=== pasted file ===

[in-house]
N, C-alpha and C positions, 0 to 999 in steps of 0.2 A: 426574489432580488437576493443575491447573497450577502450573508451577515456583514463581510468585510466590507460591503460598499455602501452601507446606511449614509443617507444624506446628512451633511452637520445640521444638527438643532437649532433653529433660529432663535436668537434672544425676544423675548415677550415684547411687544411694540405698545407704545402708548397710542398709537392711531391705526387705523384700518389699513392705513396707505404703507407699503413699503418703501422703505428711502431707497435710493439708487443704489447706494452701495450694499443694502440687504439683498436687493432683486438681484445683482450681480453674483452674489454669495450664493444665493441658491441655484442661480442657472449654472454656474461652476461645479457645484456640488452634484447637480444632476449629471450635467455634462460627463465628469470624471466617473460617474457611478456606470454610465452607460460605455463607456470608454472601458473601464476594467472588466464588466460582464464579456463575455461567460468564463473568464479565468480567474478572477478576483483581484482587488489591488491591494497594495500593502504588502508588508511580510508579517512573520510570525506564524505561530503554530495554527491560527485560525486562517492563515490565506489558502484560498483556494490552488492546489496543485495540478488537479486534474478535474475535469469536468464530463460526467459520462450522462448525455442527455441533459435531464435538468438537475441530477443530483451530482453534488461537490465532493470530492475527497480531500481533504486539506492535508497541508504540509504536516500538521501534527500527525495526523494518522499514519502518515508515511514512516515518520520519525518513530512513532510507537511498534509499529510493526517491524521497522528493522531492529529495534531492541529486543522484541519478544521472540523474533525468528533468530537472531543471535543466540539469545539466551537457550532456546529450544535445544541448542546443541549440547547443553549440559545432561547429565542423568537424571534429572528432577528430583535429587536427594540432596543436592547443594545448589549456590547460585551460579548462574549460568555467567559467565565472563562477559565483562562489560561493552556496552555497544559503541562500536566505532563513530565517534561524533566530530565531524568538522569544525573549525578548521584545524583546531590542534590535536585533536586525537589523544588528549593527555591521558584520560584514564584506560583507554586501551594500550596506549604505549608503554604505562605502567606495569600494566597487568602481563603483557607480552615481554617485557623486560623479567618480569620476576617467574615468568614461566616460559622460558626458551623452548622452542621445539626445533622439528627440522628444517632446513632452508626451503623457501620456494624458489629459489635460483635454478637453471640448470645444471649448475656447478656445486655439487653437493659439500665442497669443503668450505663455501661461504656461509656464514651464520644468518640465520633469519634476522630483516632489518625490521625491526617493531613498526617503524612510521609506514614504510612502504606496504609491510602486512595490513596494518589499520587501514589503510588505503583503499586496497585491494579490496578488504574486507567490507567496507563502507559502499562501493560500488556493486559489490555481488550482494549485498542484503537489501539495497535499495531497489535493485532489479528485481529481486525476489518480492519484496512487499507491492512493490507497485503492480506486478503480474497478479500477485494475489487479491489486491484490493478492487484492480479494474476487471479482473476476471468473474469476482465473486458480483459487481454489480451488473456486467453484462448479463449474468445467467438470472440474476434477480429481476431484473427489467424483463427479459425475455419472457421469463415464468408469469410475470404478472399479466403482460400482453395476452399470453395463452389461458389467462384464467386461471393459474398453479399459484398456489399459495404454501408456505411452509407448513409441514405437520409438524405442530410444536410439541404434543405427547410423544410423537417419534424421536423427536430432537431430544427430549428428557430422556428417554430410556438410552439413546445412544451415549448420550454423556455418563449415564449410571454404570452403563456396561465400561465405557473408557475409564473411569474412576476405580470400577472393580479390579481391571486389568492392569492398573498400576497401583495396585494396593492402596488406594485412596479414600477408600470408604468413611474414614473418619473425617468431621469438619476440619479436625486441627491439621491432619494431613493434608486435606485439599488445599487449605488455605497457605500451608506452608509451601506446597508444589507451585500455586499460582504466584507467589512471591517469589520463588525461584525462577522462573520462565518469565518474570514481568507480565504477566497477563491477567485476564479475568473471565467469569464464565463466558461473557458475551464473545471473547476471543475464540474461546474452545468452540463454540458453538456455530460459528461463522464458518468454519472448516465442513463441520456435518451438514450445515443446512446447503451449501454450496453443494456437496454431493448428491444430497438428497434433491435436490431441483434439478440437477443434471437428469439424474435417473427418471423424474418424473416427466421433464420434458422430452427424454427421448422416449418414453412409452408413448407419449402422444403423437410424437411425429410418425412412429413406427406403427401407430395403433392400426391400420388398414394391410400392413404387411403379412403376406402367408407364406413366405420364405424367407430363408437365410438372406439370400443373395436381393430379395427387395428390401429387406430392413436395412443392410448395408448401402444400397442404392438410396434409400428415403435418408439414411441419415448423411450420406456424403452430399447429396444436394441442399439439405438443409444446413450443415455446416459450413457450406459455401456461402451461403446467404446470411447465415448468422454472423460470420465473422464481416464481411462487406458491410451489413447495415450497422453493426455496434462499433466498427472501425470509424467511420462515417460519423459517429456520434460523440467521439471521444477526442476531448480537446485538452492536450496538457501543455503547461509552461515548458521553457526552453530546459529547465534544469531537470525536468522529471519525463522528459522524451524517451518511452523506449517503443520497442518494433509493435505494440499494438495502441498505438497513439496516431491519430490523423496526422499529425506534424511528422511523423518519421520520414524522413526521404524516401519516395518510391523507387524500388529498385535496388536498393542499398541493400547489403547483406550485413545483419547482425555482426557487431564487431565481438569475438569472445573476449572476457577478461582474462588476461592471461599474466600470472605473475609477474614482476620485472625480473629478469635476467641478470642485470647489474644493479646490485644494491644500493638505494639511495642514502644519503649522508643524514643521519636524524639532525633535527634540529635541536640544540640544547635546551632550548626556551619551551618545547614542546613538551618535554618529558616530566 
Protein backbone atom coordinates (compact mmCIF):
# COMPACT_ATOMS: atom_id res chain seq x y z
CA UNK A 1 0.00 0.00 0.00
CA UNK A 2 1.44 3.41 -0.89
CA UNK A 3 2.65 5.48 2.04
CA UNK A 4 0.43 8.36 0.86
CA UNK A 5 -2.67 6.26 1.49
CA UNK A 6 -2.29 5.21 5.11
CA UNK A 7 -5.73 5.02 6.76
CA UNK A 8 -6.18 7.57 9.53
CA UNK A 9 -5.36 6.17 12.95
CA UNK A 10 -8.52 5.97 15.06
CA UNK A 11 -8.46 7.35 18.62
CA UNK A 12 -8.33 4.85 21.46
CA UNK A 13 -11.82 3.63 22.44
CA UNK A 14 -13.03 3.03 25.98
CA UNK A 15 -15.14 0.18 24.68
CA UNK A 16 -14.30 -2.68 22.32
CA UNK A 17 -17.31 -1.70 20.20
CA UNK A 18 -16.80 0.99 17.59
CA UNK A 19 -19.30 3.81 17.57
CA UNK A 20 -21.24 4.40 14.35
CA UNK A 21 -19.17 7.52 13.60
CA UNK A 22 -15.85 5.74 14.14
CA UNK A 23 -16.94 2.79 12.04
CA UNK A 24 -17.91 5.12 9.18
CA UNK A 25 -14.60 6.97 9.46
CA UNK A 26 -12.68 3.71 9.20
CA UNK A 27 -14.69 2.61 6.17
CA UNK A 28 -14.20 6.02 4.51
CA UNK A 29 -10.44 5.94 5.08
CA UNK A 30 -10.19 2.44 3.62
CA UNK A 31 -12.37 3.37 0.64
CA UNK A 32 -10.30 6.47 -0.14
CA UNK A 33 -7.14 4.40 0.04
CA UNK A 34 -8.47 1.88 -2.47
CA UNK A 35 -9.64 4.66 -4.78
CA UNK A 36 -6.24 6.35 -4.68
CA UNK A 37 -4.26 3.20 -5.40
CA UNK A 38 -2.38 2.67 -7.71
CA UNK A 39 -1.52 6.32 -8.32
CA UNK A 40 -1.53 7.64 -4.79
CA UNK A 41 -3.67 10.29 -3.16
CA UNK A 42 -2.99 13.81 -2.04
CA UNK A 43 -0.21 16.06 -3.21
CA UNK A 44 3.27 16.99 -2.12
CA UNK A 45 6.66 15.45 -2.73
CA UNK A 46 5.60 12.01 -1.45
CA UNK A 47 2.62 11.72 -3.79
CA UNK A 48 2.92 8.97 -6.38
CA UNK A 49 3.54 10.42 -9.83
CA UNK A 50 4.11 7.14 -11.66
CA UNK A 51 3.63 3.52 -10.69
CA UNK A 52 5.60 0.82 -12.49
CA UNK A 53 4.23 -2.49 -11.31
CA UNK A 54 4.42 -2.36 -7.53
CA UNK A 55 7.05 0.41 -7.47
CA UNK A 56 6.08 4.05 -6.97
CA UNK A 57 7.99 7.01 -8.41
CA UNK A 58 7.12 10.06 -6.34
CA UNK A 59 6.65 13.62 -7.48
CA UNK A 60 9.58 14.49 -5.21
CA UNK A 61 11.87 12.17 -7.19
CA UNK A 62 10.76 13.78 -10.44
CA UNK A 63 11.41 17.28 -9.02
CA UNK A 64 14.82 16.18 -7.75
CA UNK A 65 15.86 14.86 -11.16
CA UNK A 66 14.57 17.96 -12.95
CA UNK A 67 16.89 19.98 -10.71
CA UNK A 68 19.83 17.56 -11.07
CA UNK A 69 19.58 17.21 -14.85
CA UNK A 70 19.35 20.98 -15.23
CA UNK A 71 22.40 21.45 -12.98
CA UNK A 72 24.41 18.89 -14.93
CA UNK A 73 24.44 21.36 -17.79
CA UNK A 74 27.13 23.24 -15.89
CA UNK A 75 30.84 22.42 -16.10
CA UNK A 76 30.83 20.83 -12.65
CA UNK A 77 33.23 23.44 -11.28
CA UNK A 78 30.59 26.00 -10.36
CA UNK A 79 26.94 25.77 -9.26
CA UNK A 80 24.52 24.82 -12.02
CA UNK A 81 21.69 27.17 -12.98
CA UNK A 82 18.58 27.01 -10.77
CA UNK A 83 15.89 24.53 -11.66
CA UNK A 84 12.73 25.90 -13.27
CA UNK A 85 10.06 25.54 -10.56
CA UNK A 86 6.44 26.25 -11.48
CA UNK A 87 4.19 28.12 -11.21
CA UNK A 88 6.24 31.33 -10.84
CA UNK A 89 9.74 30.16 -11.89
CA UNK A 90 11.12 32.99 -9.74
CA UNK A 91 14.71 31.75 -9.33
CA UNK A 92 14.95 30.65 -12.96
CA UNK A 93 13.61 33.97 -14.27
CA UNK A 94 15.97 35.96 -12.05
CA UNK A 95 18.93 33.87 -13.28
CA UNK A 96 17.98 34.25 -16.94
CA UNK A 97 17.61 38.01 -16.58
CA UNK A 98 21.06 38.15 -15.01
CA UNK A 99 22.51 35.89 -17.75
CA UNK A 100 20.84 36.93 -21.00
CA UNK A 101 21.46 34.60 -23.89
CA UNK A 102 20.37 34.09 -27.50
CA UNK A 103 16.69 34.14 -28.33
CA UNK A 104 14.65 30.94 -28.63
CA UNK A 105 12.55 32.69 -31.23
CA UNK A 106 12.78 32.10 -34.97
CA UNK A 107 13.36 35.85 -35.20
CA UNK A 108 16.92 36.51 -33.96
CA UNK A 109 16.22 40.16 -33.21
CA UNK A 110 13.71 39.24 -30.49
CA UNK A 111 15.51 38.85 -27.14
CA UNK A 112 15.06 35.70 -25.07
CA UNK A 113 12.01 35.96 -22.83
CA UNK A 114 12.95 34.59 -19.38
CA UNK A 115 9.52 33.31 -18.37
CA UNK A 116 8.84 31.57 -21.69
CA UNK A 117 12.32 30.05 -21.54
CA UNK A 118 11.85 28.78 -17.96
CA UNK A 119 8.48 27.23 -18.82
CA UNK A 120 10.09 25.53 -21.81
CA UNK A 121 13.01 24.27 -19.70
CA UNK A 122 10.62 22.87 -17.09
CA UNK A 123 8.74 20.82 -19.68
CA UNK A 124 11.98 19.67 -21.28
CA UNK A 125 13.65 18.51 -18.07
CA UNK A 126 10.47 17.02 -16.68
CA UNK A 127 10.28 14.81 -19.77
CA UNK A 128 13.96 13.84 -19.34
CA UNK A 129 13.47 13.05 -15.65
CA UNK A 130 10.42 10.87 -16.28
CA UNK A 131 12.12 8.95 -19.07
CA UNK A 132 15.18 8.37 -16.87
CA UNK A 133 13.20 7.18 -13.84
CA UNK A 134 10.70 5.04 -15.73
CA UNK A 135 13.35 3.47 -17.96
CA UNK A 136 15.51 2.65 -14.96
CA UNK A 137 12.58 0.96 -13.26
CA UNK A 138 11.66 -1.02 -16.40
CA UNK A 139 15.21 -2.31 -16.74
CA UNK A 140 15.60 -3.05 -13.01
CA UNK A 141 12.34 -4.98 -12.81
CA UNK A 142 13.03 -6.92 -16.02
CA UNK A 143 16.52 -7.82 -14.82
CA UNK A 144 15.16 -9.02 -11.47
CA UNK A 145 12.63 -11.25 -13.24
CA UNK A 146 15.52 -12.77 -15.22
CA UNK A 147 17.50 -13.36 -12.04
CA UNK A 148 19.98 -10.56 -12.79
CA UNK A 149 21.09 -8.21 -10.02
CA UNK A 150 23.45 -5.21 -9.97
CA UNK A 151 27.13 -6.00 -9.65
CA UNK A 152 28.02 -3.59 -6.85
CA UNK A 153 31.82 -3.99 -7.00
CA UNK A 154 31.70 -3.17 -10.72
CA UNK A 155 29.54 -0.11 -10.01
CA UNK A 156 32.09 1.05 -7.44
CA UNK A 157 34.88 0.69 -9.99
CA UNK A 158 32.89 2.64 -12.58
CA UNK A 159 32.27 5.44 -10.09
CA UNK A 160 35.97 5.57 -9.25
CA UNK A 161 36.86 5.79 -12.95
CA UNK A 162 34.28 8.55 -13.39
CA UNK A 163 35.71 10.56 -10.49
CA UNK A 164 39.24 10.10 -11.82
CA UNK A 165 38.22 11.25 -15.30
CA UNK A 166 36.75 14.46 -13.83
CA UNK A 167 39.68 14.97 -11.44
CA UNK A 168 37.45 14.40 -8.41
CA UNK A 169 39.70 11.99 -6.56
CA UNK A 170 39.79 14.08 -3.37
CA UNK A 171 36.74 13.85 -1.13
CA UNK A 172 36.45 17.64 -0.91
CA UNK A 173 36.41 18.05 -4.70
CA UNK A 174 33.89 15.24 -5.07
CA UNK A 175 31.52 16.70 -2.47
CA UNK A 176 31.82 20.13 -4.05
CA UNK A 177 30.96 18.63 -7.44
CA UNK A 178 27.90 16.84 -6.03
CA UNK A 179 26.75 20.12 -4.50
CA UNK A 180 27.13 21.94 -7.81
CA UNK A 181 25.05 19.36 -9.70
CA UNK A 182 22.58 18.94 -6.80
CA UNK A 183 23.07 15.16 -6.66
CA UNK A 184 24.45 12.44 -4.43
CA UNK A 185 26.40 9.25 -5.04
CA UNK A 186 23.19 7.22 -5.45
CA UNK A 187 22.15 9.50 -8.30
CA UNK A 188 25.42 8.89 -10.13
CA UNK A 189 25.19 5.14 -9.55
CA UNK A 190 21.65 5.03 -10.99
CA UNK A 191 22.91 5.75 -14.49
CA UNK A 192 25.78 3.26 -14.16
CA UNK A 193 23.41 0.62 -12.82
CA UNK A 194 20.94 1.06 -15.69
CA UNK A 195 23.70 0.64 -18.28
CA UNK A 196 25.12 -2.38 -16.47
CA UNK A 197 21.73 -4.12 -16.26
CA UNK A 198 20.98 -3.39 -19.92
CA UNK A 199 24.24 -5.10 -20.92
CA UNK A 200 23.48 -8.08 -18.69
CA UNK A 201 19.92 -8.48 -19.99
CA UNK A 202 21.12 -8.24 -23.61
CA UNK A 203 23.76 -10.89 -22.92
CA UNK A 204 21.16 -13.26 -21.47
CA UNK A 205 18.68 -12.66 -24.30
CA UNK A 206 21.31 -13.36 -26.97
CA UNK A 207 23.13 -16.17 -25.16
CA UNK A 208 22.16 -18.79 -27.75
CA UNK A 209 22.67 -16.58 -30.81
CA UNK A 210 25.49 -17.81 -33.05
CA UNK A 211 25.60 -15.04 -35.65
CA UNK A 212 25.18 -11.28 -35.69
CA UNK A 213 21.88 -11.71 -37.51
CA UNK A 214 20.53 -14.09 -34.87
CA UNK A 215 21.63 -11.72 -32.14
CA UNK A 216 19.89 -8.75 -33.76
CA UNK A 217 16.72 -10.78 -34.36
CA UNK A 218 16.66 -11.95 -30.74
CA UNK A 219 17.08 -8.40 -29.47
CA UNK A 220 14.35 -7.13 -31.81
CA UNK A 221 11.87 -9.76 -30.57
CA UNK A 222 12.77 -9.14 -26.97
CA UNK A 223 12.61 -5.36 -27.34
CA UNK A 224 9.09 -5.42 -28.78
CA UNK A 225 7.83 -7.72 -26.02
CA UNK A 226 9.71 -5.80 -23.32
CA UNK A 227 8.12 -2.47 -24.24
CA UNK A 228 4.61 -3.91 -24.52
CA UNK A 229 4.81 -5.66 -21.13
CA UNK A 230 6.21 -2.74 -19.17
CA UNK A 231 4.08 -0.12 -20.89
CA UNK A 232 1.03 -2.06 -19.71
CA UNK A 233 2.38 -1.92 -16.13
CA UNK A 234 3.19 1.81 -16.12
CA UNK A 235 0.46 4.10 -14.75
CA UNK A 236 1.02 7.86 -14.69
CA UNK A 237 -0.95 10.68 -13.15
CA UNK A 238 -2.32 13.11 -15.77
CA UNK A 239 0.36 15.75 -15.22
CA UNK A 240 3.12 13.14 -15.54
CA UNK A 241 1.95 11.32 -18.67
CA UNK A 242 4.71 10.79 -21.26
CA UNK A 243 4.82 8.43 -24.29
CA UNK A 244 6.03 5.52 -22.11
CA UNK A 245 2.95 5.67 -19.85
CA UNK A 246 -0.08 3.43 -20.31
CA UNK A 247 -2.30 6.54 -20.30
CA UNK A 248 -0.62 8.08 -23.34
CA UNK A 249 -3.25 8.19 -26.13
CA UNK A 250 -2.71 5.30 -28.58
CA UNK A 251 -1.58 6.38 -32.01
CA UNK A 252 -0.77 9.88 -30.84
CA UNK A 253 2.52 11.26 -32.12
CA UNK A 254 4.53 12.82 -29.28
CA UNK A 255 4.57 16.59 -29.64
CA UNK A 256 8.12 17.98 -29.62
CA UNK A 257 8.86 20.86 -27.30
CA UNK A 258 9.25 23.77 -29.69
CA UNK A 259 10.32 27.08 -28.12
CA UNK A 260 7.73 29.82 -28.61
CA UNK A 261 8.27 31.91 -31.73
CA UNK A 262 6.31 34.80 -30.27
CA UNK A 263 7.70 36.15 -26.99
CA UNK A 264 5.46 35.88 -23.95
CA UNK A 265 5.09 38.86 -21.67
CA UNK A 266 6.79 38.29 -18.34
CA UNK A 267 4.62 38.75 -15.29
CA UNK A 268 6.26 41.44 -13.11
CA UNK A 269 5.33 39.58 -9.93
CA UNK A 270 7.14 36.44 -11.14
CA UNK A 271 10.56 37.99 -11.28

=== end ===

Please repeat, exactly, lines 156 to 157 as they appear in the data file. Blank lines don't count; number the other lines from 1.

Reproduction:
CA UNK A 152 28.02 -3.59 -6.85
CA UNK A 153 31.82 -3.99 -7.00